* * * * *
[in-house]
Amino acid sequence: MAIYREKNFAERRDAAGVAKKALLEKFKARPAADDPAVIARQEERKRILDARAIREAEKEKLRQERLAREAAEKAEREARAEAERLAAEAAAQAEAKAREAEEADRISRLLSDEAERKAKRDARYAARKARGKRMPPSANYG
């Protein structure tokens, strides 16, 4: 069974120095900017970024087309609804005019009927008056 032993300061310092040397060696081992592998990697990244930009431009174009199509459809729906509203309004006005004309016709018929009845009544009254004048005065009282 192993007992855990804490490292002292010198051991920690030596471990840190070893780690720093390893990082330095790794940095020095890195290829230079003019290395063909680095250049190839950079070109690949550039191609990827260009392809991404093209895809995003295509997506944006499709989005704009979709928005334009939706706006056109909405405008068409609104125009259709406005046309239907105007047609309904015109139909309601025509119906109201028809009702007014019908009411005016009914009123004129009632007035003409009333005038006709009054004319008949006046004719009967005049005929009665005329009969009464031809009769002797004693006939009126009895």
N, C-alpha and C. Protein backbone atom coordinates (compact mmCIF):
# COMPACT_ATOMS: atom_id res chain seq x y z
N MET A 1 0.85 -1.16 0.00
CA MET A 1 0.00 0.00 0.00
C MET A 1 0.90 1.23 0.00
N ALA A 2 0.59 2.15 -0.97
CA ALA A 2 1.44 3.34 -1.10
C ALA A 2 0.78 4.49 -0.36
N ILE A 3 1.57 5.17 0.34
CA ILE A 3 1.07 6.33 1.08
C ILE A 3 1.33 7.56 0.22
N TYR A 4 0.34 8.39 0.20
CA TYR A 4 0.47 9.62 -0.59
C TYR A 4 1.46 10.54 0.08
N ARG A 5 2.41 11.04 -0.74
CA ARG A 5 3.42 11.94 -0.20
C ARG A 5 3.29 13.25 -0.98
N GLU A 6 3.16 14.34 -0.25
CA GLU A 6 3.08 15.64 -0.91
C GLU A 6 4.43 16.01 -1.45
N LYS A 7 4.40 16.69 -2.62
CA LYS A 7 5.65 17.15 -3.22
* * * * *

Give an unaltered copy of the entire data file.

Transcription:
[in-house]
Amino acid sequence: MAIYREKNFAERRDAAGVAKKALLEKFKARPAADDPAVIARQEERKRILDARAIREAEKEKLRQERLAREAAEKAEREARAEAERLAAEAAAQAEAKAREAEEADRISRLLSDEAERKAKRDARYAARKARGKRMPPSANYG
């Protein structure tokens, strides 16, 4: 069974120095900017970024087309609804005019009927008056 032993300061310092040397060696081992592998990697990244930009431009174009199509459809729906509203309004006005004309016709018929009845009544009254004048005065009282 192993007992855990804490490292002292010198051991920690030596471990840190070893780690720093390893990082330095790794940095020095890195290829230079003019290395063909680095250049190839950079070109690949550039191609990827260009392809991404093209895809995003295509997506944006499709989005704009979709928005334009939706706006056109909405405008068409609104125009259709406005046309239907105007047609309904015109139909309601025509119906109201028809009702007014019908009411005016009914009123004129009632007035003409009333005038006709009054004319008949006046004719009967005049005929009665005329009969009464031809009769002797004693006939009126009895």
N, C-alpha and C. Protein backbone atom coordinates (compact mmCIF):
# COMPACT_ATOMS: atom_id res chain seq x y z
N MET A 1 0.85 -1.16 0.00
CA MET A 1 0.00 0.00 0.00
C MET A 1 0.90 1.23 0.00
N ALA A 2 0.59 2.15 -0.97
CA ALA A 2 1.44 3.34 -1.10
C ALA A 2 0.78 4.49 -0.36
N ILE A 3 1.57 5.17 0.34
CA ILE A 3 1.07 6.33 1.08
C ILE A 3 1.33 7.56 0.22
N TYR A 4 0.34 8.39 0.20
CA TYR A 4 0.47 9.62 -0.59
C TYR A 4 1.46 10.54 0.08
N ARG A 5 2.41 11.04 -0.74
CA ARG A 5 3.42 11.94 -0.20
C ARG A 5 3.29 13.25 -0.98
N GLU A 6 3.16 14.34 -0.25
CA GLU A 6 3.08 15.64 -0.91
C GLU A 6 4.43 16.01 -1.45
N LYS A 7 4.40 16.69 -2.62
CA LYS A 7 5.65 17.15 -3.22